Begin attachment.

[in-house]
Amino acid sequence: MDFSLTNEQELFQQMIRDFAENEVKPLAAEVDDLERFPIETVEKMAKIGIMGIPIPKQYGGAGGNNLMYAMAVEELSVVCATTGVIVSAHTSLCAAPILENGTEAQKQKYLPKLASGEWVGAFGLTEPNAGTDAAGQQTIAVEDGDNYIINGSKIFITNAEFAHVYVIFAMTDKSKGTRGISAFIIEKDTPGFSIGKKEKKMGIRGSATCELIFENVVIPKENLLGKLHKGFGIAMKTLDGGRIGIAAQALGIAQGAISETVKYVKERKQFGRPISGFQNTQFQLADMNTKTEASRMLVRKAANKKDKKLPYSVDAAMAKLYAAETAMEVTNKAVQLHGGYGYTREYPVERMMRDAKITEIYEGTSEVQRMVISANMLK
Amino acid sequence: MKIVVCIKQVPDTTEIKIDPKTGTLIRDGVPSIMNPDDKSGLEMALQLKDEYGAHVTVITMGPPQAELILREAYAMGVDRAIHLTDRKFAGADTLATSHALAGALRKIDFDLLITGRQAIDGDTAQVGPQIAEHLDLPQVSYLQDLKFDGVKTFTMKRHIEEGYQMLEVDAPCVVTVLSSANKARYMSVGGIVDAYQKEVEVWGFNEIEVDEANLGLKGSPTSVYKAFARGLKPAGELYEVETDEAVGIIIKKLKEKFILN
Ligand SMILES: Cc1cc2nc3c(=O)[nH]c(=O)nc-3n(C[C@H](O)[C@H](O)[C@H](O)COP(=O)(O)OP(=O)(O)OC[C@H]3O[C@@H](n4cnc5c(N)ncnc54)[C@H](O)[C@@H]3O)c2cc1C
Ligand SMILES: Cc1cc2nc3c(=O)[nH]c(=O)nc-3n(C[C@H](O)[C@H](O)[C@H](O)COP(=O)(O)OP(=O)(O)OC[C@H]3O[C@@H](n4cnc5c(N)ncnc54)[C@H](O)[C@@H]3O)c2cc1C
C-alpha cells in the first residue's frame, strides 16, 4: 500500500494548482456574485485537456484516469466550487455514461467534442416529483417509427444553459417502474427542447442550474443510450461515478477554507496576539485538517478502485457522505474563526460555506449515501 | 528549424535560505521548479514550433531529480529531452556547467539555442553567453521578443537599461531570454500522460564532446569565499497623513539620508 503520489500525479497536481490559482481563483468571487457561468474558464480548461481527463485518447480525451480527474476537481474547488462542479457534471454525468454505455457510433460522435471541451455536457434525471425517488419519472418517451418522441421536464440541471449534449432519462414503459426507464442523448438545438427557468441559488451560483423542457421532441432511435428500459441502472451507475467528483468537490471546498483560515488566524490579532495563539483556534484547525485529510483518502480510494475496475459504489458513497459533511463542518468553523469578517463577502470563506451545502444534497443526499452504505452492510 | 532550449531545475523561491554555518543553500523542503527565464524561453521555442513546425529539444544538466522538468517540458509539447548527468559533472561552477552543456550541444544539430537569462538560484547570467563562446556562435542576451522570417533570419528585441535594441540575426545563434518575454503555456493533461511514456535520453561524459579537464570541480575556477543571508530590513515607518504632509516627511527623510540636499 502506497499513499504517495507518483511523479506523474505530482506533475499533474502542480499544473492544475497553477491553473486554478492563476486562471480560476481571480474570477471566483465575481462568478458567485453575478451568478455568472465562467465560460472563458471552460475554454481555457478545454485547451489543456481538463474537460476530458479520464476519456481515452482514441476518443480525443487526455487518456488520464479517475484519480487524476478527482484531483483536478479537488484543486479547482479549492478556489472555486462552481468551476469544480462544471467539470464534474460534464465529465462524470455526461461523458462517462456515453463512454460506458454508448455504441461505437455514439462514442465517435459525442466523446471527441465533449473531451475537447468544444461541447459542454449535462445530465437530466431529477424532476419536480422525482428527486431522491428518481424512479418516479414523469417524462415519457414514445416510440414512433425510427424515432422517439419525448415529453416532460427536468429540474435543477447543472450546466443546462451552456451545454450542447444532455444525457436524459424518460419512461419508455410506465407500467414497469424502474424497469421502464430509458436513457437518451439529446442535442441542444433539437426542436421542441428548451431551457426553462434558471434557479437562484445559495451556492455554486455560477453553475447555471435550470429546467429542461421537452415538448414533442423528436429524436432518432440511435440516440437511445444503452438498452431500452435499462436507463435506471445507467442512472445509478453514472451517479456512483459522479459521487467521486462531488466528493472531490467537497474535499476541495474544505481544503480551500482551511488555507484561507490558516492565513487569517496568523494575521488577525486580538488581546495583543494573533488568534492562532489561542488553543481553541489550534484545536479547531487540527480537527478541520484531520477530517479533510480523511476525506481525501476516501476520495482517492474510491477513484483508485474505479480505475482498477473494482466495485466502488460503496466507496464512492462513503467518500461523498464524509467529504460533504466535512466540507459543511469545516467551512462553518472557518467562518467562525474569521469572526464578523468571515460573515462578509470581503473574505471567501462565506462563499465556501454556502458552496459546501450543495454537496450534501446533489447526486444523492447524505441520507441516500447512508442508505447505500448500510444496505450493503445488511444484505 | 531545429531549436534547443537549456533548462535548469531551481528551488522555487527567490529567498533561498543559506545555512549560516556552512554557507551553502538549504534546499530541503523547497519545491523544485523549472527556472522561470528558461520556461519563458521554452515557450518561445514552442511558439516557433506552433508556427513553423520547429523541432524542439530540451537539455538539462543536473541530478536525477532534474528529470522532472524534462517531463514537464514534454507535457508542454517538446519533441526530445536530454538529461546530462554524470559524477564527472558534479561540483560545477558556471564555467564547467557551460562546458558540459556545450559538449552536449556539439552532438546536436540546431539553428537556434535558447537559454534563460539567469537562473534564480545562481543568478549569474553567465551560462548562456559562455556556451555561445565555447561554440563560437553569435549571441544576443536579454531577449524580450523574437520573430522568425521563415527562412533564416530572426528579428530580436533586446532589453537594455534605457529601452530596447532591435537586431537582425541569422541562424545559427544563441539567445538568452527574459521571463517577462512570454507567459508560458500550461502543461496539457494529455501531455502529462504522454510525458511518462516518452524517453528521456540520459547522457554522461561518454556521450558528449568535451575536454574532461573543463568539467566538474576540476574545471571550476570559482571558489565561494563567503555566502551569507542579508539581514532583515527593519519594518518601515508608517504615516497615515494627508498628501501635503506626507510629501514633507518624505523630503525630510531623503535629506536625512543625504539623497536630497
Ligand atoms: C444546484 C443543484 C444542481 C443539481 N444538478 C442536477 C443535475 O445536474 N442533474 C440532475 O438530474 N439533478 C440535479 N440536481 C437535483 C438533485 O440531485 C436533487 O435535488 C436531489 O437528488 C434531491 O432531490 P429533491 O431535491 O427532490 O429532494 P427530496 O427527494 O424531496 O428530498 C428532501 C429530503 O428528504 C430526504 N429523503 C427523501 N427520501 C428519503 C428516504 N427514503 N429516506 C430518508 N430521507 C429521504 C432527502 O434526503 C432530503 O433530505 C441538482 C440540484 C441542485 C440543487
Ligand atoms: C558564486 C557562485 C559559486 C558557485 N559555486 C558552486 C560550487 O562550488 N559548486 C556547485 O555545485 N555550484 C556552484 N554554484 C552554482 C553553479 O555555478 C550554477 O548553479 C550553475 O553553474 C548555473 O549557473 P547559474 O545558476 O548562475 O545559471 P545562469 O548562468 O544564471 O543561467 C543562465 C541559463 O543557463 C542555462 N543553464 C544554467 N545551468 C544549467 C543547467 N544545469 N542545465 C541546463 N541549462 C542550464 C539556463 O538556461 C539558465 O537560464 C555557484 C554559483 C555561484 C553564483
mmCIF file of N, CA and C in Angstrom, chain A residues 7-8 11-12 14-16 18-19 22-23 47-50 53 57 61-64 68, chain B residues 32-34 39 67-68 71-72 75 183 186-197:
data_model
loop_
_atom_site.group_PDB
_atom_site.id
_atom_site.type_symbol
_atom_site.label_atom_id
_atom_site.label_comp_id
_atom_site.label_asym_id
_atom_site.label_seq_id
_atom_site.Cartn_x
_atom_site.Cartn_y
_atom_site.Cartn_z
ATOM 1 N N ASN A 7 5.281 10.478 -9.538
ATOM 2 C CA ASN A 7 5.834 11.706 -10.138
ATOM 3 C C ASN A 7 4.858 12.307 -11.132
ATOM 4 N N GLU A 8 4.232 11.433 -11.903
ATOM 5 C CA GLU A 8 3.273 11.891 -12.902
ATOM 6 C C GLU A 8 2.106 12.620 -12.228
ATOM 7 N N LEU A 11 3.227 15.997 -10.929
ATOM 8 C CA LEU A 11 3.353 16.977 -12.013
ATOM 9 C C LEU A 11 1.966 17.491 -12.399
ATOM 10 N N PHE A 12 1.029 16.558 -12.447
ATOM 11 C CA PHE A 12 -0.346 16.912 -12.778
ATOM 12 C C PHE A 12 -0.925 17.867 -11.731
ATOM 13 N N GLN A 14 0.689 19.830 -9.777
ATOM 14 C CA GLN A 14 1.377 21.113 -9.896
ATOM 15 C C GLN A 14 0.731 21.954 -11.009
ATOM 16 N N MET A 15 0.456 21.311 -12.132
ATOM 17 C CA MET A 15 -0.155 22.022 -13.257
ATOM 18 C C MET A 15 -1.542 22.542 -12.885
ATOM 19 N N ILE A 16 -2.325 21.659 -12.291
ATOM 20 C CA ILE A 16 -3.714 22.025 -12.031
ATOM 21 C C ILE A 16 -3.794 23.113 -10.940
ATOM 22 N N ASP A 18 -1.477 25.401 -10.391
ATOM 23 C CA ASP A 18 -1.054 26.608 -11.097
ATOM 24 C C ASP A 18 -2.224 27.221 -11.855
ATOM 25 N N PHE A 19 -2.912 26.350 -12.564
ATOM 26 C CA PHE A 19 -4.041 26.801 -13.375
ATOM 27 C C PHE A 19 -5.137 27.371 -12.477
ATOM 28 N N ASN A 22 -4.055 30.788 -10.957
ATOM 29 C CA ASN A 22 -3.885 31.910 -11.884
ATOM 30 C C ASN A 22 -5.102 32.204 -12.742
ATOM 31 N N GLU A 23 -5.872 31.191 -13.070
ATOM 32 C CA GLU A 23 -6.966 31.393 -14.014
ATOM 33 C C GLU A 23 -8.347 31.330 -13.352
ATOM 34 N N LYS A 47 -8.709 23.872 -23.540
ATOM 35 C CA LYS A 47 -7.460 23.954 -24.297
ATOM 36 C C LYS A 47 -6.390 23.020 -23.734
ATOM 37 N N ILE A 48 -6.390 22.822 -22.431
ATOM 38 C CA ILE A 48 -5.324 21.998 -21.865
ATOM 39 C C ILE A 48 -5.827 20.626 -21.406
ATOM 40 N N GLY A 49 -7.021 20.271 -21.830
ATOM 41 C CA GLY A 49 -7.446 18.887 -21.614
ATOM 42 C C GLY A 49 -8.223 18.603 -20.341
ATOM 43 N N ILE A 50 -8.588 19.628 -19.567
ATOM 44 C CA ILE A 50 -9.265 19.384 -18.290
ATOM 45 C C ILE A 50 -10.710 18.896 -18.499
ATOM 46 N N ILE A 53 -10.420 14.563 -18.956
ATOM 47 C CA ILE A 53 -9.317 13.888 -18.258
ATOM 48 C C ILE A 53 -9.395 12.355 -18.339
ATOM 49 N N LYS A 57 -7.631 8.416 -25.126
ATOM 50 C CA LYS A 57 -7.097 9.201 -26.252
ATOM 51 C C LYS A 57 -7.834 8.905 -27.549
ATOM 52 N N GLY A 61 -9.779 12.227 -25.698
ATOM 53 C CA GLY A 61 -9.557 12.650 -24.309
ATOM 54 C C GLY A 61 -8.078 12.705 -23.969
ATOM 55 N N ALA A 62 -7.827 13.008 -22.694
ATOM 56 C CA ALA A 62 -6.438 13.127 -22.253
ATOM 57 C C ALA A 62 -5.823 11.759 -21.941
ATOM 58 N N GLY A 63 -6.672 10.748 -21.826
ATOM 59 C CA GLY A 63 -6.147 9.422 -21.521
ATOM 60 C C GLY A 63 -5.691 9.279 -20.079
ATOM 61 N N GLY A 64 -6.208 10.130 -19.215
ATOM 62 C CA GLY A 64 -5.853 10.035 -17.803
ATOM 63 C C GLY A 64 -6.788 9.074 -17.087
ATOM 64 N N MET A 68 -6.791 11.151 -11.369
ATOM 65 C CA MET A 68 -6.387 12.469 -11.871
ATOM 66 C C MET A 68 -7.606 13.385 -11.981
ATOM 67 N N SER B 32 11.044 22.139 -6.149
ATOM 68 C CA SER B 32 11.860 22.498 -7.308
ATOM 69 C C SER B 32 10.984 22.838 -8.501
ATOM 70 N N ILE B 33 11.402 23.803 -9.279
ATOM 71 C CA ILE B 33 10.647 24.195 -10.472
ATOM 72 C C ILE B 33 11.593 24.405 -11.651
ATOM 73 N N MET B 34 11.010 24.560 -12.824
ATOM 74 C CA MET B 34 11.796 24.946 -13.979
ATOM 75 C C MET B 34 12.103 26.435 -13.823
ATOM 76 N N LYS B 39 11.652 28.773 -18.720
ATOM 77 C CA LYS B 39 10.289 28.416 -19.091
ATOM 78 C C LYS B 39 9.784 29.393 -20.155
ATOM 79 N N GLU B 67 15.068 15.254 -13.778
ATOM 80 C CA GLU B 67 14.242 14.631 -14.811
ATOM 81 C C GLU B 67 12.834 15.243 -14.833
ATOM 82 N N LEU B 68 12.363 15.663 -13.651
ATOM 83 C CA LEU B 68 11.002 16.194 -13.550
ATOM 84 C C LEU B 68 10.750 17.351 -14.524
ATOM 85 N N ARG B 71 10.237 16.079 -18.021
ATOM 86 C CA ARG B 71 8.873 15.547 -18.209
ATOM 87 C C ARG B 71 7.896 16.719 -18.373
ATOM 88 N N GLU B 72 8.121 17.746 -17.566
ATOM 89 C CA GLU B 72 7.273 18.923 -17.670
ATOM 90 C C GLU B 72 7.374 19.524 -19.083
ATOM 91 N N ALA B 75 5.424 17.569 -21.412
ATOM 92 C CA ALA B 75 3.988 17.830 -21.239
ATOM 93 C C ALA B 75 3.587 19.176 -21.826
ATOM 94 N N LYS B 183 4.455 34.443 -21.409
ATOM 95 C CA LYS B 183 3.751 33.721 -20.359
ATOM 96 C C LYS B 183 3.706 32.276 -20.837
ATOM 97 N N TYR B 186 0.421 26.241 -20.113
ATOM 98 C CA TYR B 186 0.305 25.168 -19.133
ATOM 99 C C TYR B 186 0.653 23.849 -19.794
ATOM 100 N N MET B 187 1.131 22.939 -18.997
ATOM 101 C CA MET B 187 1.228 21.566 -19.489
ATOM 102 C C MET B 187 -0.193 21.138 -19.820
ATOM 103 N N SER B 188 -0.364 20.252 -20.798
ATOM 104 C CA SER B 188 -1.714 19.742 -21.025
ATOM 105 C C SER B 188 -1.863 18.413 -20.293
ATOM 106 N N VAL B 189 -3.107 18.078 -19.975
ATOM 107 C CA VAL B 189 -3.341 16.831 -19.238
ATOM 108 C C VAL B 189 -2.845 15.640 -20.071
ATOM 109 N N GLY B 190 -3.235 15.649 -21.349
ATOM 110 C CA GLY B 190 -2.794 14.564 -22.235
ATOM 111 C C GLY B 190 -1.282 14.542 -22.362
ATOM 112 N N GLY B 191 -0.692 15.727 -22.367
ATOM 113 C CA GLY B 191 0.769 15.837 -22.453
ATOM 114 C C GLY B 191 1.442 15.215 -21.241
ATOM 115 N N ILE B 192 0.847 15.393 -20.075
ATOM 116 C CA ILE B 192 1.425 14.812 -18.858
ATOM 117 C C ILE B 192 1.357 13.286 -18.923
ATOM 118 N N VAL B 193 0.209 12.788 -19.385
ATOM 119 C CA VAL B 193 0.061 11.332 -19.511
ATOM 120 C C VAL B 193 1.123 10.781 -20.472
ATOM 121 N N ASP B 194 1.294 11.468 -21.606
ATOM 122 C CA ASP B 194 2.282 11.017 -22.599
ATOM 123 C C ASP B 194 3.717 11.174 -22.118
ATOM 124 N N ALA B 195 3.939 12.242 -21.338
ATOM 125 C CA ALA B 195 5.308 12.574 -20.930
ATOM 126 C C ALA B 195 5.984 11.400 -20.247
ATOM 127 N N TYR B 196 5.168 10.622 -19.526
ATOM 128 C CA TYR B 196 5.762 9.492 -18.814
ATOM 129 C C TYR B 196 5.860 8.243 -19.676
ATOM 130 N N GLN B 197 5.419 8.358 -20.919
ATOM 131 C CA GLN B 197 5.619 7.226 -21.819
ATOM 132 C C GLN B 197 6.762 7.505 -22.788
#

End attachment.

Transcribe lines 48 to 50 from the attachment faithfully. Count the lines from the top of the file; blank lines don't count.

ATOM 27 C C PHE A 19 -5.137 27.371 -12.477
ATOM 28 N N ASN A 22 -4.055 30.788 -10.957
ATOM 29 C CA ASN A 22 -3.885 31.910 -11.884